National Library Week: Top Ten Most Challenged Books of 2017

By Julie B. RSS Mon, April 9, 2018

In honor of National Library Week, we’re celebrating not just our beloved Free Library and its amazing librarians and staff, but the role of libraries in the 21st century. Chief among these roles is promoting freedom of information, ensuring works of varying viewpoints are accessible to all.

Libraries can open up a diverse world of books and programs for readers of all ages—here at the Free Library, we host more than 25,000 programs each year, including more than 15,000 for preschoolers, children, and teens.

But sometimes, this diverse world of books can cause people to take pause. The American Library Association (ALA) explains that "with the best intentions—to protect others, frequently children, from difficult ideas and information," people—adults—attempt to remove or restrict material from a library or curriculum, based upon the objections of a person or group—better known as a book challenge. The top reasons material tends to be challenged: for being "sexually explicit," containing "offensive language," and being "unsuited to age group."

Today the ALA released the State of America’s Libraries Report, which includes the Top Ten Most Challenged Books of 2017, compiled from analysis by the ALA’s Office for Intellectual Freedom (OIF). Out of 354 challenges recorded by the OIF, the most challenged books of 2017 were...

  1. Thirteen Reasons Why by Jay Asher
    Originally published in 2007, this New York Times bestseller has resurfaced as a controversial book after Netflix aired a television series by the same name. This YA novel was challenged and banned in multiple school districts because it discusses suicide.

  2. The Absolutely True Diary of a Part-Time Indian by Sherman Alexie
    Consistently challenged since its publication in 2007 for acknowledging issues such as poverty, alcoholism, and sexuality, this National Book Award winner was challenged in school curricula because of profanity and situations that were deemed sexually explicit.

  3. Drama by Raina Telgemeier
    This Stonewall Honor Award–winning, 2012 graphic novel from an acclaimed cartoonist was challenged and banned in school libraries because it includes LGBT characters and was considered "confusing."

  4. The Kite Runner by Khaled Hosseini
    This critically acclaimed, multigenerational novel was challenged and banned because it includes sexual violence and was thought to "lead to terrorism" and "promote Islam."

  5. George by Alex Gino
    Written for elementary-age children, this Lambda Literary Award winner was challenged and banned because it includes a transgender child.

  6. Sex Is a Funny Word, written by Cory Silverberg and illustrated by Fiona Smyth
    This 2015 informational children’s book, written by a certified sex educator, was challenged because it addresses sex education and is believed to lead children to "want to have sex or ask questions about sex."

  7. To Kill a Mockingbird by Harper Lee
    This Pulitzer Prize–winning novel, considered an American classic, was challenged and banned because of violence and its use of the N-word.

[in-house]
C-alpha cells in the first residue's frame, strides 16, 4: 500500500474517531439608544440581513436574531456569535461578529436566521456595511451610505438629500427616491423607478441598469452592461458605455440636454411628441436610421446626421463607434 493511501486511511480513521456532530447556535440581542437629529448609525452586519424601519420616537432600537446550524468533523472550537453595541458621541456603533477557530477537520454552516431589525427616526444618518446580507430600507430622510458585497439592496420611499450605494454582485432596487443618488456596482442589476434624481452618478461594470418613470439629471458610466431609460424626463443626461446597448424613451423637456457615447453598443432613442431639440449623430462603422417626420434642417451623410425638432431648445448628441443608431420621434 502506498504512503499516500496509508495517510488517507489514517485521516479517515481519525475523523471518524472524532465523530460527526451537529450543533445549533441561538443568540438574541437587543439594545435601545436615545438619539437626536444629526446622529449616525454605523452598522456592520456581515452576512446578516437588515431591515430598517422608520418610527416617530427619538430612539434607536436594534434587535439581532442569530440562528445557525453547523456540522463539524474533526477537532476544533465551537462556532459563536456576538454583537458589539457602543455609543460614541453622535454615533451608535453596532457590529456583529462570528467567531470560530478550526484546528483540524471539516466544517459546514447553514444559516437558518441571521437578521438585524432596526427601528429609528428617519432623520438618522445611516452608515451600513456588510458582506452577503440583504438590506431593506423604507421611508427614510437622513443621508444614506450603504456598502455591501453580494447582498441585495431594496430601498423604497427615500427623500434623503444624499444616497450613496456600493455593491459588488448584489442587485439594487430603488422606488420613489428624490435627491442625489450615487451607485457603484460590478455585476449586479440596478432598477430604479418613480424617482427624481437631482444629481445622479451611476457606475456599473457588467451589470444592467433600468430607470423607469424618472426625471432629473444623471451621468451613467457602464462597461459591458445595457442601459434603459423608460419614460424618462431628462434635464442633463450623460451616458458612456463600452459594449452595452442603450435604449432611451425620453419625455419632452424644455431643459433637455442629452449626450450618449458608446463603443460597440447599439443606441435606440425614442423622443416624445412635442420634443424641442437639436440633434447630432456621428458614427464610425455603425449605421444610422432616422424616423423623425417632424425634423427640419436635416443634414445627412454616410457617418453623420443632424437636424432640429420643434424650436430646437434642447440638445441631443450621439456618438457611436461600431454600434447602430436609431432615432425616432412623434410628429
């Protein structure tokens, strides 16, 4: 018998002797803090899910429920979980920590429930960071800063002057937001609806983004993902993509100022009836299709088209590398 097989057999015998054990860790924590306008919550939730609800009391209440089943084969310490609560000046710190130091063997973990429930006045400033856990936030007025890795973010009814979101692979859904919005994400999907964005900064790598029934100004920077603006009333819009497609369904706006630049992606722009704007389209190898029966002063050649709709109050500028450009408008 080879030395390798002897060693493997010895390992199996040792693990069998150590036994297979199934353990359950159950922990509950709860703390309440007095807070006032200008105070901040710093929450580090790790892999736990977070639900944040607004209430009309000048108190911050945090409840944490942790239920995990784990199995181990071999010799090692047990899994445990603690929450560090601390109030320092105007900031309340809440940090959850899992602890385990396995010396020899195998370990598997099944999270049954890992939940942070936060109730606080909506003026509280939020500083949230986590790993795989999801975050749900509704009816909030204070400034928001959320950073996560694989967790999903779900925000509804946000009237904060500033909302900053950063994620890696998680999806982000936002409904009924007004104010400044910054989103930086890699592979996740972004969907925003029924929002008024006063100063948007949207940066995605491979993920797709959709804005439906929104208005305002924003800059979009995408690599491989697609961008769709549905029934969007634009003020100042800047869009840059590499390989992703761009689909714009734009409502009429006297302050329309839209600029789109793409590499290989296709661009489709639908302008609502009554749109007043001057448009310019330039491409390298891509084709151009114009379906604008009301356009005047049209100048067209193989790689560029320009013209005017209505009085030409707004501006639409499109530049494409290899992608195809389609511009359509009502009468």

8. The Hate U Give by Angie Thomas
    Despite winning multiple awards and being the most searched-for book on Goodreads during its debut year, this YA novel was challenged and banned in school libraries and curricula because it was considered "pervasively vulgar" and because of drug use, profanity, and offensive language.

  9. And Tango Makes Three, written by Peter Parnell and Justin Richardson, illustrated by Henry Cole
    Returning after a brief hiatus from the Top Ten Most Challenged list, this ALA Notable Children’s Book, published in 2005, was challenged and labeled because it features a same-sex relationship.

  10. I Am Jazz, written by Jessica Herthel and Jazz Jennings, illustrated by Shelagh McNicholas
    This autobiographical picture book, cowritten by the 13-year-old protagonist, was challenged because it addresses gender identity.




Often book challenges occur at the local level, with a group attempting to remove material from the school curriculum or library. Sometimes, such challenges reach higher levels, resulting in court cases and proposed legislation.

In 1982, a complaint to a New York school board about certain books on school library shelves—including  Slaughterhouse Five by Kurt Vonnegut and Best Short Stories of Negro Writers—reached the Supreme Court. In Island Trees School District v. Pico, the Court ruled that a public school cannot remove books from the school library because its staff or community members disagree with the content. (The ruling did permit, however, the removal of books with content deemed "inappropriate" for the children of the school, e.g., books with sexual content in an elementary school.)

Yet in 1988, the Supreme Court case Hazelwood v. Kuhlmeier upheld school personnel’s right to prohibit school newspaper articles on topics deemed "inappropriate." A bill currently before the Missouri state senate, the Cronkite New Voices Act, seeks to restore students’ First Amendment rights. 

The ALA has found that authors of color, as well as books with diverse content, are disproportionately challenged and banned.

Citing sources from John Stuart Mill to Supreme Court Justice William J. Brennan, Jr., the ALA holds a position promoting "the freedom to choose or the freedom to express one's opinions even if that opinion might be considered unorthodox or unpopular, and stresses the importance of ensuring the availability of those viewpoints to all who wish to read them."

So this week (and all other weeks, in Library Land), we raise a book to the freedom to seek and express ideas. Read on, Library lovers!

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